FSA publishes FHRS research

The Food Standards Agency (FSA) has published research on attitudes to mandatory display of the voluntary food hygiene ratings system (FHRS), ahead of its open board meeting on 22 May.

The research forms part of the FSA’s ongoing review of the voluntary system, which was introduced in 2008. Although food businesses including butchers’ shops, restaurants and supermarkets are expected to display the stickers that show a rating from zero to five, on their window or inside wall, the scheme is not compulsory. But the FSA has not ruled out introducing a mandatory approach although, as it would require new legislation, it says that it is not currently ready to do so. However, the board will discuss the research and determine whether to proceed towards mandatory displays at its board meeting.

The research forms part of an ongoing project to evaluate the implementation and delivery of the FHRS scheme in England Wales and Northern Ireland and the Scottish food hygiene information scheme (FHIS), as well as attitudes to the voluntary approach. It found that there was support for mandatory labelling among consumers and local authority participants, as it would give consumers direct access to information and motivate food businesses to improve standards, as well as raising awareness of the scheme.

However, concerns were also raised about the reliability of ratings and inspections over time, with fears that a mandatory scheme may have a detrimental impact on trade, as well as the costs, time and responsibility of enforcing the scheme.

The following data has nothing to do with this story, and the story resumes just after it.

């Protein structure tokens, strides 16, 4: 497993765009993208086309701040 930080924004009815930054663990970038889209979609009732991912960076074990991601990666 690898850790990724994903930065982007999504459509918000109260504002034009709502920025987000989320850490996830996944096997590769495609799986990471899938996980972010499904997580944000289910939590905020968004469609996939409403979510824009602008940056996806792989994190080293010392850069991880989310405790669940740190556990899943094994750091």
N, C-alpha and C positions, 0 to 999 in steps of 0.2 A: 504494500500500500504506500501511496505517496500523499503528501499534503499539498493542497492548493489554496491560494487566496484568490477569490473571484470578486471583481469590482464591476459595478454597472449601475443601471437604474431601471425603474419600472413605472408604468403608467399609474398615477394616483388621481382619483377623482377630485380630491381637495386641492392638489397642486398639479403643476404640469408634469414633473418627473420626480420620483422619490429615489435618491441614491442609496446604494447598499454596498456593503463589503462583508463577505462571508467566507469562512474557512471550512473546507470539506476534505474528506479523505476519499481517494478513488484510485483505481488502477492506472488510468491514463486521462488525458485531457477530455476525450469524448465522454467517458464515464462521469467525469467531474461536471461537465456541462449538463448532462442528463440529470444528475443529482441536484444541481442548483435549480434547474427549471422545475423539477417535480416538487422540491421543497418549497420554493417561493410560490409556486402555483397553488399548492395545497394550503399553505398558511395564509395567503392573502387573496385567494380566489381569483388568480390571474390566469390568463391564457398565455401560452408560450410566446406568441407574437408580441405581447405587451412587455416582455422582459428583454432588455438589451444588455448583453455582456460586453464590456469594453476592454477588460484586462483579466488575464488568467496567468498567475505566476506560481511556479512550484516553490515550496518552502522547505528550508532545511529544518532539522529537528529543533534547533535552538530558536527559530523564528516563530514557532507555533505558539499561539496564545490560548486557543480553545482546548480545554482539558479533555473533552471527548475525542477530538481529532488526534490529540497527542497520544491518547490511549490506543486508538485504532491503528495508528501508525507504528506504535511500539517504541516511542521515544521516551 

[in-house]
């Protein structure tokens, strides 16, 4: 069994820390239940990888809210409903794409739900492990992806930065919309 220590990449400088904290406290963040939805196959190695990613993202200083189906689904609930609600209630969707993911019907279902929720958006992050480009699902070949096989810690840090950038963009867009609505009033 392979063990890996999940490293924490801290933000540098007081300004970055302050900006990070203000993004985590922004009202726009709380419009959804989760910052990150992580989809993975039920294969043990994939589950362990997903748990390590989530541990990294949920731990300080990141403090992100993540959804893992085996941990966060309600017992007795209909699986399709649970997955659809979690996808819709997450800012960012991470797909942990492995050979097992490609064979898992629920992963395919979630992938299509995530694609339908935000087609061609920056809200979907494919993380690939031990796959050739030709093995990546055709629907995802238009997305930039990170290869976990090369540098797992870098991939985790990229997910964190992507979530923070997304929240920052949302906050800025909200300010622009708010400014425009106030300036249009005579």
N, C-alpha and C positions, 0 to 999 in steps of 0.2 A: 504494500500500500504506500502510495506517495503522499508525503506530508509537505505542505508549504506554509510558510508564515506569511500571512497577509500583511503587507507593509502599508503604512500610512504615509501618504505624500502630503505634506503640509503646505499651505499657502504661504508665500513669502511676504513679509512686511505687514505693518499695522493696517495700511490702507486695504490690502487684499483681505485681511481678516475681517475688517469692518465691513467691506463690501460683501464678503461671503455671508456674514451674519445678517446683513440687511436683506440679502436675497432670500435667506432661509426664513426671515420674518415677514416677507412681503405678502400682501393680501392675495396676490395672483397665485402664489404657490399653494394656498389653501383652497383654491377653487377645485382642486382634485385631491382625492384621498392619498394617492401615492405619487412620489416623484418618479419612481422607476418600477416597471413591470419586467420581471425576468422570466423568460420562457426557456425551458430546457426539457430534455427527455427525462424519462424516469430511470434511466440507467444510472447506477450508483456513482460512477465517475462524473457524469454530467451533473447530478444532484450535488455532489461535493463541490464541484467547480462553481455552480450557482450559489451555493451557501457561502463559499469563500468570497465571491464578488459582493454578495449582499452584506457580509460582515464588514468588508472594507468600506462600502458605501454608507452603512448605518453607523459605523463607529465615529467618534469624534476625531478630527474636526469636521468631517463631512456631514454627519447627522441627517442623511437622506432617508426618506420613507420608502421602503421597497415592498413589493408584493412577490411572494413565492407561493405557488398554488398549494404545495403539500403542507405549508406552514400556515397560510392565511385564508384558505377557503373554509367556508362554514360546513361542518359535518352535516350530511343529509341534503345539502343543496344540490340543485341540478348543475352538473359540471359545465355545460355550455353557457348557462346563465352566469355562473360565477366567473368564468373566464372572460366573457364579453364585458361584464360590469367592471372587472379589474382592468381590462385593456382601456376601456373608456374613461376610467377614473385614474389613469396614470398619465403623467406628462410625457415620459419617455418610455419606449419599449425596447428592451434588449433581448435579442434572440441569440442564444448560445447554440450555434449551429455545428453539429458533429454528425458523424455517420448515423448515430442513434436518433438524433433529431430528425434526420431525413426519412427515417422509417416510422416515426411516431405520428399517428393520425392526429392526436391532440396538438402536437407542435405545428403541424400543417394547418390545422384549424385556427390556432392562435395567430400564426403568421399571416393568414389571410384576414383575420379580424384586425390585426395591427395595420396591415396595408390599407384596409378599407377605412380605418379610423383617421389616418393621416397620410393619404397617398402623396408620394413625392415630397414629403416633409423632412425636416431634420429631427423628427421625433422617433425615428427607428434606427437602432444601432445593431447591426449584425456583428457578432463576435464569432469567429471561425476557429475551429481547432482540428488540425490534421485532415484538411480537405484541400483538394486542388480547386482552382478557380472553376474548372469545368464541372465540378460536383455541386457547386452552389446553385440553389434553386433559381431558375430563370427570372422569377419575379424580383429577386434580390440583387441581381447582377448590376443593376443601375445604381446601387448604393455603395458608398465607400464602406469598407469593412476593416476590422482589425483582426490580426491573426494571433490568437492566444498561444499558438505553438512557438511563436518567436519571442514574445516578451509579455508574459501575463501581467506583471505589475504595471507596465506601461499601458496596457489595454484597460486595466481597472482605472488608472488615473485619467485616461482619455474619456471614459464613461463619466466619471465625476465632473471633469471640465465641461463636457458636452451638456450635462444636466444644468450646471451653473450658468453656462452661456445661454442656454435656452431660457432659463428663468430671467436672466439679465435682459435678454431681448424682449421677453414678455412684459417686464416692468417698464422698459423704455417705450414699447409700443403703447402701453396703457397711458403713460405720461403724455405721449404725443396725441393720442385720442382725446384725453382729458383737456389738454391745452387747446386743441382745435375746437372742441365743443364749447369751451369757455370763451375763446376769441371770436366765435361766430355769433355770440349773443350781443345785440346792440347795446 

The FSA also commissioned independent research to look into the level of voluntary display of the food hygiene schemes across Scotland, England and Northern Ireland and the reasons why food businesses are, or are not, displaying them. Polling a sample of 500 businesses in each country, the research found that 43% of businesses in England and 50% in Northern Ireland that had been given an FHRS rating were displaying it while 47% of businesses in Scotland were displaying their FHIS ‘Pass’ result. Businesses were more likely to display it, the higher the rating was.

Around 56% of businesses in England and 57% in Northern Ireland rated ‘4’ or ‘5’ displayed, compared with 12% and 22% respectively of those rated ‘0’ to ‘2’. It also found that while consumers and local authorities in FHRS/FHIS areas were generally supportive of mandatory display, businesses were more divided, with support highest amongst higher-rated businesses.

Following similar independent research undertaken in Wales for the FSA in 2011, the Welsh Assembly announced draft legislation to require food businesses such as butchers’ shops, restaurants, takeaways and supermarkets to display their score in a prominent position, such as at the entrance to their premises, or face a fine.

The FSA’s open board meeting will take place at 1pm on Tuesday 22 May 2012. Other topics to be discussed include the FSA as a UK Department working in an area of devolved competence and the results of the 2011 FSA Animal Welfare Survey.

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